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Application to society at large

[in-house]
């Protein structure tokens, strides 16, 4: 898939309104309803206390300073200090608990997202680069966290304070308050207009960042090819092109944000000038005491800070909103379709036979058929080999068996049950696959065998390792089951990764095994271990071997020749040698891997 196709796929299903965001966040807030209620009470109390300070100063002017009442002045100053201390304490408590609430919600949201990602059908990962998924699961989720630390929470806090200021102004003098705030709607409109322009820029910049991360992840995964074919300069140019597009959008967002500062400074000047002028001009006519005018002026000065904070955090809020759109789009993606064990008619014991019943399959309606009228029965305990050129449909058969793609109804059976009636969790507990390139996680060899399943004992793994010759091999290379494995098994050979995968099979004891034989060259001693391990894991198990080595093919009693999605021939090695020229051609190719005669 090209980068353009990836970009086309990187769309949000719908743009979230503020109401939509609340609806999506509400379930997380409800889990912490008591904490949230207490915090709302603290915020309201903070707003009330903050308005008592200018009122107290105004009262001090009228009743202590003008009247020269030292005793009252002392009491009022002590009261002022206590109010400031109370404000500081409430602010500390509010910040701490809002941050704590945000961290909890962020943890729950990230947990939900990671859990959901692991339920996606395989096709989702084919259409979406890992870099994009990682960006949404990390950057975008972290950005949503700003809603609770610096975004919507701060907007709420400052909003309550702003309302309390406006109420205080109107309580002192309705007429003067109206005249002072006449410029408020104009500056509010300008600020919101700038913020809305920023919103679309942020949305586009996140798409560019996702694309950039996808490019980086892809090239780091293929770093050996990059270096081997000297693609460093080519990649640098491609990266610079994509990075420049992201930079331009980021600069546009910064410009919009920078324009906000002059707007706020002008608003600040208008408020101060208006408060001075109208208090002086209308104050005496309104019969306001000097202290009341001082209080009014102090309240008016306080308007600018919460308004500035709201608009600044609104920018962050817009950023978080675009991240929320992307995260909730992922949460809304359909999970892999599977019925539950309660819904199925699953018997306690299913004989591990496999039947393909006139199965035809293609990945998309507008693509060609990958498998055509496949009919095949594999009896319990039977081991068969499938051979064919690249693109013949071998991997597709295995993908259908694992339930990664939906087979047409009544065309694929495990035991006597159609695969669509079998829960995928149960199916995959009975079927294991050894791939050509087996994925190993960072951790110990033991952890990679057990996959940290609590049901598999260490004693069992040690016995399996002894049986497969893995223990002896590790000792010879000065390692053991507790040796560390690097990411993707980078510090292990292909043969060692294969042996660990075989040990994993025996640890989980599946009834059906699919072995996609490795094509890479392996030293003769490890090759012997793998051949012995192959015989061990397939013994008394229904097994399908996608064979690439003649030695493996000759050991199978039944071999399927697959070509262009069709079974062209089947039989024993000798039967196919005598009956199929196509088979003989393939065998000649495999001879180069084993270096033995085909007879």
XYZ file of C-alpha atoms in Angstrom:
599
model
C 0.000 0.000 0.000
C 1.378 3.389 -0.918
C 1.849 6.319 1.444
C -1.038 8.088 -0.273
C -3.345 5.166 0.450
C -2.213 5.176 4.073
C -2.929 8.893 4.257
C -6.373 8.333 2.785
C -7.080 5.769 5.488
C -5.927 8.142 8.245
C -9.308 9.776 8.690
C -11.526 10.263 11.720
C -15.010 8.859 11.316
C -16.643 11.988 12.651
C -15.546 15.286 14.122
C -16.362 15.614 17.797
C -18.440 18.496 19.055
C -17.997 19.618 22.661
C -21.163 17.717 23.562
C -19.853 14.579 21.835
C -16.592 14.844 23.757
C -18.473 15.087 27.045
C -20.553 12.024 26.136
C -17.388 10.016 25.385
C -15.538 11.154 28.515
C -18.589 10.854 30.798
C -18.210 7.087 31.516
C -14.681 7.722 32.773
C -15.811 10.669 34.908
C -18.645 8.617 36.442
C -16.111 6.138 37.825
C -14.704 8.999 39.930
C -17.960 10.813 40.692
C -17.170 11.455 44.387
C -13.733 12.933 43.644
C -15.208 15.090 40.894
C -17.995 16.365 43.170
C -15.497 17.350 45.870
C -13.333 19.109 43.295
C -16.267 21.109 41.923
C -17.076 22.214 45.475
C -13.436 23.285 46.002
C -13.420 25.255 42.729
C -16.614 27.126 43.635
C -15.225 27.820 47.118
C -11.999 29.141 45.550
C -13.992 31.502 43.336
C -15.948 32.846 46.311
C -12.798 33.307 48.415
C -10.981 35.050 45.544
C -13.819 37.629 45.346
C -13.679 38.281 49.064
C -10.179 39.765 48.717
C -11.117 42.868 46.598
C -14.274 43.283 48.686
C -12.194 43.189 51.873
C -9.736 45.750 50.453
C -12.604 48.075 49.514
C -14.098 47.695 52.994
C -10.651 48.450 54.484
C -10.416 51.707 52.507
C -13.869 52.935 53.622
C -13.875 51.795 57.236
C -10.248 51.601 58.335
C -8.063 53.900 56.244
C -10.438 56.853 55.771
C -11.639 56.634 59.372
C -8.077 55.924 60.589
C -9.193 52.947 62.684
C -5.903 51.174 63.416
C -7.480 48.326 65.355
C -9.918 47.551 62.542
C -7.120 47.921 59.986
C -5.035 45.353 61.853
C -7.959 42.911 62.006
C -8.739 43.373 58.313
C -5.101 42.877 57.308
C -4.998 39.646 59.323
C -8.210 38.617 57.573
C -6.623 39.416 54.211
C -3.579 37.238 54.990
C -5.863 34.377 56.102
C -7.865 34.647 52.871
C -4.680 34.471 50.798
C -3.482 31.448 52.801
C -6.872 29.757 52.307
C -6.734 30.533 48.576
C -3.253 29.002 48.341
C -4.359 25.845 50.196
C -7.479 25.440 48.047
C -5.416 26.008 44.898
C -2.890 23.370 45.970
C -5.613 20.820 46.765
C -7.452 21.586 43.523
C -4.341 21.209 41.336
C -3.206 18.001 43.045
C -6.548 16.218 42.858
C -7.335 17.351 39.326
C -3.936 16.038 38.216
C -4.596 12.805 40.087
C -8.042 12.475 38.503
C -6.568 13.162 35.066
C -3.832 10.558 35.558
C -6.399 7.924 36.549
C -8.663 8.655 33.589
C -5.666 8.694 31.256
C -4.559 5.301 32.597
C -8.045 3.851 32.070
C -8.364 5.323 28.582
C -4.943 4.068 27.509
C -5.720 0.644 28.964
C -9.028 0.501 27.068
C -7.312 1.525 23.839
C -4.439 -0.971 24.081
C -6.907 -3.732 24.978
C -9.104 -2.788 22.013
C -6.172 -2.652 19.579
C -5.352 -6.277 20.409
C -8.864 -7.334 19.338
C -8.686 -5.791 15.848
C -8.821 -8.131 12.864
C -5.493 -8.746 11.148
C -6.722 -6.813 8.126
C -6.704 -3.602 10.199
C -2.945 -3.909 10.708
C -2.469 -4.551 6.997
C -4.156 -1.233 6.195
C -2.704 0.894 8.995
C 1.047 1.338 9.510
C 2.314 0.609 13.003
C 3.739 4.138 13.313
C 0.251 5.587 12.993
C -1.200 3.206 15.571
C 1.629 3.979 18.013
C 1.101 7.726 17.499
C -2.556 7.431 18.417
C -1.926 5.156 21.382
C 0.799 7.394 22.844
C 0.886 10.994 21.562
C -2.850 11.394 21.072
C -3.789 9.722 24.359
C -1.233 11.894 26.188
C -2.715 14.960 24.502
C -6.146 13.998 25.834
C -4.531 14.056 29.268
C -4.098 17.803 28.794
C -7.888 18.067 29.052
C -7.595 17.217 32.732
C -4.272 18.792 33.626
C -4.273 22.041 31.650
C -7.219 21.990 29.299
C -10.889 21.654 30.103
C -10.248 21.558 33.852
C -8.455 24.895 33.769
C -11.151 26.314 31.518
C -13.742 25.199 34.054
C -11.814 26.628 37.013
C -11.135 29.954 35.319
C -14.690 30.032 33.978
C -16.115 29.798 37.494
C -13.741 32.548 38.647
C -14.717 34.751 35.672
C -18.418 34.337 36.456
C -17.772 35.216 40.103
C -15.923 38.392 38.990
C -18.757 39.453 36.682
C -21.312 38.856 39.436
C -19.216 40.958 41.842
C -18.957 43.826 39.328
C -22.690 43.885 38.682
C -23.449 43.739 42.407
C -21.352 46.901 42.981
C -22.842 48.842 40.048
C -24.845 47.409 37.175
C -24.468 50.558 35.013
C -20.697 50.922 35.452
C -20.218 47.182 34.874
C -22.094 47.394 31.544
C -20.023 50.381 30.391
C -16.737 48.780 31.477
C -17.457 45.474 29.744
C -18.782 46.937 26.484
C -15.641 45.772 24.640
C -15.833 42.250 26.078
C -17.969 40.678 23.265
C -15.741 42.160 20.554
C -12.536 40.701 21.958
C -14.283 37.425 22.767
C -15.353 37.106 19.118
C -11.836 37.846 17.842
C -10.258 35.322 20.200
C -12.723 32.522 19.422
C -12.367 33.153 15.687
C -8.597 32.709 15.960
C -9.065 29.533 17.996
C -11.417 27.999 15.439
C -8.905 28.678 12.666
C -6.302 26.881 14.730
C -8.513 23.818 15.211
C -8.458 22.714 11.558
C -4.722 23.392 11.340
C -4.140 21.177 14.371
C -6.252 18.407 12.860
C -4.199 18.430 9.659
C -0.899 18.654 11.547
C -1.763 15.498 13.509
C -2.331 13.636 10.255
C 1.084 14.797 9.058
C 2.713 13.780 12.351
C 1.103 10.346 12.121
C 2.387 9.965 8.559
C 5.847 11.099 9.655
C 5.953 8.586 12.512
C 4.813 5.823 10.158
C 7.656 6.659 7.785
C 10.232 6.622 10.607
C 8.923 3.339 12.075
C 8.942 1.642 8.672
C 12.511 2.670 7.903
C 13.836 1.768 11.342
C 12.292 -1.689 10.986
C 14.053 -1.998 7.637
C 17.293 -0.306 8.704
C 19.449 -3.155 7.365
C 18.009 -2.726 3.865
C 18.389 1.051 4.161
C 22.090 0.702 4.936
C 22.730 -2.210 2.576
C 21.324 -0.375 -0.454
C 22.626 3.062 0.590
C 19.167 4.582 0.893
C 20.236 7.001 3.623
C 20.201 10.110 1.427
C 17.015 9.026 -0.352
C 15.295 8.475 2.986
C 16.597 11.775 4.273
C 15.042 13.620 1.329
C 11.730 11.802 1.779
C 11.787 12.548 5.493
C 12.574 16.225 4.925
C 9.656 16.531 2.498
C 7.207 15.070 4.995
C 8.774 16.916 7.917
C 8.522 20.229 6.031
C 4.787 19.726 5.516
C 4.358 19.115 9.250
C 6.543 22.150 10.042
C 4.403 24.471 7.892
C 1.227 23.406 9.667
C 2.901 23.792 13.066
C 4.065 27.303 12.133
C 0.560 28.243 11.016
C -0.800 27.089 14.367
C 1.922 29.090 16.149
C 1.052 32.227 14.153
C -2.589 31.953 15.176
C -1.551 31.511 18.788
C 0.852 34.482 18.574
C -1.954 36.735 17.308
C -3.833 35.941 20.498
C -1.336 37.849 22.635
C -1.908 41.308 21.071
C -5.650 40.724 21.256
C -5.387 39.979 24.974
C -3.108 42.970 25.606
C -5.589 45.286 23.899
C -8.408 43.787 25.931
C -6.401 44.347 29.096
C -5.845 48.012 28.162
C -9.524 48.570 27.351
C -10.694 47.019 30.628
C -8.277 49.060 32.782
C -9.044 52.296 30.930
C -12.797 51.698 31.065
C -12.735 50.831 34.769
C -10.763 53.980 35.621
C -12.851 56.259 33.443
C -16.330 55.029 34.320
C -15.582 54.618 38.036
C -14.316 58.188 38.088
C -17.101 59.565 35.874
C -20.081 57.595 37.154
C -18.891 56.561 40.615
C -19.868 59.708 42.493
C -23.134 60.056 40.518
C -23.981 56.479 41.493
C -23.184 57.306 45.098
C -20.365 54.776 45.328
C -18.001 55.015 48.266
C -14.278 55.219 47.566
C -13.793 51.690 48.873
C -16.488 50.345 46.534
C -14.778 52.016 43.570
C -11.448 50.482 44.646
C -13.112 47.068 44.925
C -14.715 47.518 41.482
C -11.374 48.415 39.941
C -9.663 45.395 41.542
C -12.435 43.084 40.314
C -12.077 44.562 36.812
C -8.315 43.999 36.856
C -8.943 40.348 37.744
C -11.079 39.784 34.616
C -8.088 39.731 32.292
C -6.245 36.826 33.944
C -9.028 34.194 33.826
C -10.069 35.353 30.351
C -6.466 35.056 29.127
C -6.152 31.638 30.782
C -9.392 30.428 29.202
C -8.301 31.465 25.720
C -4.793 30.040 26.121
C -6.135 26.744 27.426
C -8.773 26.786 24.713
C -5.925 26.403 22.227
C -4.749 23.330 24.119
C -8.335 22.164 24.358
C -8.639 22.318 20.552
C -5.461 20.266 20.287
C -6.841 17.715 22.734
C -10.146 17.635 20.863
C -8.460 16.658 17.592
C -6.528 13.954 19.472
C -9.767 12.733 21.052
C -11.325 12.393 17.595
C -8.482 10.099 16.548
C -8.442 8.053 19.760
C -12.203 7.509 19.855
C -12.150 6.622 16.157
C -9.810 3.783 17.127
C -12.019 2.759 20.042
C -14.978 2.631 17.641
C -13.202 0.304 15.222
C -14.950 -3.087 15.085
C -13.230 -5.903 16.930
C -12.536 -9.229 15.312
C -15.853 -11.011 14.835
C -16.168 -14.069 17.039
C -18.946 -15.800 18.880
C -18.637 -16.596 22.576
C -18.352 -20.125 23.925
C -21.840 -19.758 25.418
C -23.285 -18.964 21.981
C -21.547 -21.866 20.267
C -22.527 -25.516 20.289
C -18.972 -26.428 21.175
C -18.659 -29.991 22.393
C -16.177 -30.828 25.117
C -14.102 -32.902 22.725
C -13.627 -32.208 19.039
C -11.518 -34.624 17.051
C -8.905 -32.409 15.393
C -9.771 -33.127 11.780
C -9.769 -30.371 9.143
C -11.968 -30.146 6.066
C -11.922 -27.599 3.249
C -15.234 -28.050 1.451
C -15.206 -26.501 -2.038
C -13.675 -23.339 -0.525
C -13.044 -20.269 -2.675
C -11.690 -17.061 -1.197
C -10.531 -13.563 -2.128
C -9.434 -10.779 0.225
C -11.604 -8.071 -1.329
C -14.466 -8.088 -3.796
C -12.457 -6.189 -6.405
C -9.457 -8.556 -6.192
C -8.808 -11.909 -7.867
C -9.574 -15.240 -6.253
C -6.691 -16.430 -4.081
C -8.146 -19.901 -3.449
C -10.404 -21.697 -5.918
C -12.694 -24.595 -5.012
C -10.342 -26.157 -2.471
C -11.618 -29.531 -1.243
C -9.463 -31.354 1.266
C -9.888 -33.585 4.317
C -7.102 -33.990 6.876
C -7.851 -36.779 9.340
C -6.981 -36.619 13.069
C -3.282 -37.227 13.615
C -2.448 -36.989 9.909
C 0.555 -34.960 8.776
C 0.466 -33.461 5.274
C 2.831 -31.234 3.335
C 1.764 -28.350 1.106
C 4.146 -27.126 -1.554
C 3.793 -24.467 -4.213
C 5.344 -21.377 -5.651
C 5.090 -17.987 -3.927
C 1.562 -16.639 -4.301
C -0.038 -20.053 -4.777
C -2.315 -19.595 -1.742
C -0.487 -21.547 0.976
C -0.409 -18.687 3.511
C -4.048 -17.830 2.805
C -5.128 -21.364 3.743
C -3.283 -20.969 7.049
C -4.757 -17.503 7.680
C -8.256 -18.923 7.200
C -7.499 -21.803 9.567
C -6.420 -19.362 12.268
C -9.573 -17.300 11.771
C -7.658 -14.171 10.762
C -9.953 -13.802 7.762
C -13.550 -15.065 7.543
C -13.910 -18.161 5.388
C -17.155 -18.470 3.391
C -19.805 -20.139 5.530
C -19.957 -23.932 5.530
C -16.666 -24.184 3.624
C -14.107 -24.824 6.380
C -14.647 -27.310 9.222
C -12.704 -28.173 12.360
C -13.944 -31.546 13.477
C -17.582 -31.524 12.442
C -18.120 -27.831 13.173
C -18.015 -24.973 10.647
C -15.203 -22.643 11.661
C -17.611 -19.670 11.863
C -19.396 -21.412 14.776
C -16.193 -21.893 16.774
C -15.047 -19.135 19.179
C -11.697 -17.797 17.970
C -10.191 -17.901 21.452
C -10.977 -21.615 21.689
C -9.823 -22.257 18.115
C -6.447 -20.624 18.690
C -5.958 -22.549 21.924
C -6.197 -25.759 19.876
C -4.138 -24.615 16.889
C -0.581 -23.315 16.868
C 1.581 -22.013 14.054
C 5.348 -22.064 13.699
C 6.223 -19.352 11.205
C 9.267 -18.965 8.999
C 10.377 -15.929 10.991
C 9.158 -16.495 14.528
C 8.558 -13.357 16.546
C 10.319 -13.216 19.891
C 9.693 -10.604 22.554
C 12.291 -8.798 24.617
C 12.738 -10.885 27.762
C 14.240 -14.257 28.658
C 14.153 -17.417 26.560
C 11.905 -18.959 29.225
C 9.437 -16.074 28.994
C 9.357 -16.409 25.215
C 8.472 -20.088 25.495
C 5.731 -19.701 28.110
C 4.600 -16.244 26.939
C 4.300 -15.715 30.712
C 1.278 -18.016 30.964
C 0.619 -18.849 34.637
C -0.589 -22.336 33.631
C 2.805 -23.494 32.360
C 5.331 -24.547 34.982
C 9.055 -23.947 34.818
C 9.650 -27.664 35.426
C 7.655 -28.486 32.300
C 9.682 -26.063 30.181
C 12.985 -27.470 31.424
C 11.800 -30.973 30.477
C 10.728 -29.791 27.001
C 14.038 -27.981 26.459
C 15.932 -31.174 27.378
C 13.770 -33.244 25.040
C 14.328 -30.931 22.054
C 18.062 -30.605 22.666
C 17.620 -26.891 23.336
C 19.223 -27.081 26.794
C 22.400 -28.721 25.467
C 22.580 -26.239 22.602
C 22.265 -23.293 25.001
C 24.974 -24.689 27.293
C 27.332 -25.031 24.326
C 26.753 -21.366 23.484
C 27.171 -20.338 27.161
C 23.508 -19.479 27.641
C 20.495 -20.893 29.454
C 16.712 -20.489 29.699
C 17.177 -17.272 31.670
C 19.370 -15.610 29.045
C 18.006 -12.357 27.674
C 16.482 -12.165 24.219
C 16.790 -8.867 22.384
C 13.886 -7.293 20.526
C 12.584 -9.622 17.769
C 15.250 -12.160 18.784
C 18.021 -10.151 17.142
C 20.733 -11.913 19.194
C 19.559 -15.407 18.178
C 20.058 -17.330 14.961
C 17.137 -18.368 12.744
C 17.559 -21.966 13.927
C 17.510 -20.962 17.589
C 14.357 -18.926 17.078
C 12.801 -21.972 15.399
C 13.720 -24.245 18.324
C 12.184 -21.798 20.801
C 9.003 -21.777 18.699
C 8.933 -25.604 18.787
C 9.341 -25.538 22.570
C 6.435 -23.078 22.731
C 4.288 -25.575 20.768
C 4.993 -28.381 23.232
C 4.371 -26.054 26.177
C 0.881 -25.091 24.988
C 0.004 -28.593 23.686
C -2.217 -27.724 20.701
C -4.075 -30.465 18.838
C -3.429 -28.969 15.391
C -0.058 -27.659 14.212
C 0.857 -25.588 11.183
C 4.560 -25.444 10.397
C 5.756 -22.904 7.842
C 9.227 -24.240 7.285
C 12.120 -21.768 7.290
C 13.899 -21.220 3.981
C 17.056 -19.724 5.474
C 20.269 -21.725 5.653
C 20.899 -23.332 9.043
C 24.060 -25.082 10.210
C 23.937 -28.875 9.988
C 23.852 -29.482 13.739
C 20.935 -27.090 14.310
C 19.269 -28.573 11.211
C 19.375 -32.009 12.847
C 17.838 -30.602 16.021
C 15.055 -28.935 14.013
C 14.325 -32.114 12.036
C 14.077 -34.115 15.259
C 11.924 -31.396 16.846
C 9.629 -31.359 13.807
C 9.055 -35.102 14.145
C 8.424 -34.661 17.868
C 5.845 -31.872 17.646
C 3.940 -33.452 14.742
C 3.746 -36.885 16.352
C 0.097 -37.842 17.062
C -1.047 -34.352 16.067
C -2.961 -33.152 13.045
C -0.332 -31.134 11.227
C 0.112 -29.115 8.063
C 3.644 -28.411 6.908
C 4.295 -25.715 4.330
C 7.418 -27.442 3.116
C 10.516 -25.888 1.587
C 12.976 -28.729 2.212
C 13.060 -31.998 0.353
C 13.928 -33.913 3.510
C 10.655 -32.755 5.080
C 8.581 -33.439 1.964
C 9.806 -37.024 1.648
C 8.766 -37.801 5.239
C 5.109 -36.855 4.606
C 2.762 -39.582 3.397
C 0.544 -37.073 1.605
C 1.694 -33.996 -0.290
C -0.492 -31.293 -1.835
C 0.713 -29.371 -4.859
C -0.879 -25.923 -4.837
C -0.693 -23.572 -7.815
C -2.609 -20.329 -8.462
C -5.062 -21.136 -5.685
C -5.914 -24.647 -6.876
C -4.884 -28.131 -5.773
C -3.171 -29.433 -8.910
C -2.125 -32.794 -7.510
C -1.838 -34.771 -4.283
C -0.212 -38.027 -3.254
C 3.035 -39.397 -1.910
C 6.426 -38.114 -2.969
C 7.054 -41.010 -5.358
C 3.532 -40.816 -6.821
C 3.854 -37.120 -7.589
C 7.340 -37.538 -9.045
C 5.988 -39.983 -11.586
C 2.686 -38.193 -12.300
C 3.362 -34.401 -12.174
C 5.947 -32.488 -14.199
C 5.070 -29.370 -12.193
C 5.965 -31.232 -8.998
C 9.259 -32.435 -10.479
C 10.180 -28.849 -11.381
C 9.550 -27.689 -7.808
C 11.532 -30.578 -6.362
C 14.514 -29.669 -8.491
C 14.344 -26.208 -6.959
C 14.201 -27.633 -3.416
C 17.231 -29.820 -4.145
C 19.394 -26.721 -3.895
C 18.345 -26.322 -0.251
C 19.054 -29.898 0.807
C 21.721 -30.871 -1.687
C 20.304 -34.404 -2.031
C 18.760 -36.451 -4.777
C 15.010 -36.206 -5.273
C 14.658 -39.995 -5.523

Kleenex were originally marketed by Kimberley-Clark as disposable cloths for the removal of makeup. It wasn’t until the company received mail noting men were using the tissues to blow their noses that the thought emerged this might be a viable use for the product. The company changed its marketing to selling Kleenex as a disposable handkerchief in the 1930s and has never looked back. Google bases its page rankings on group genius. No one in the company decides which pages should rank higher than others. Page rankings are based on the collective wisdom of everyone who uses the Web, ensuring better and more reliable results. In the 1970s, health and exercise became a fad. People started to mix their wine with soda water to lower the drink’s calorie count. Soft-drink makers took note of this and started introducing ready-to-drink wine coolers. Also in the 1970s, sailboarders found they were falling off their boards when they sailed over the tops of waves at high speed. Their response was to equip their boards with foot straps, something which had not even occurred to the board manufacturers of that era. Today, it’s almost impossible to buy a s ailboard which doesn’t also include manufacturer-designed foot straps. Research in Motion, the company that makes the BlackBerry personal digital assistant, decided to share its proprietary software in 2002. Once Nokia, Siemens, Motorola and others licensed the software, the RIM system became the defacto market standard. Ultimately, sales of BlackBerry’s increased from 50- to 100-percent each subsequent year because everyone was confident all of their customers would be able to connect to it as well. Many of the current generation of video games allow players to modify the rules to suit their own tastes. This is called “modding” and some modders do such a good job that the company who developed the game in the first place hire them to help with future versions. Other companies have used these modifications as the basis for new versions of the game which often sell more than the original versions did in the first place.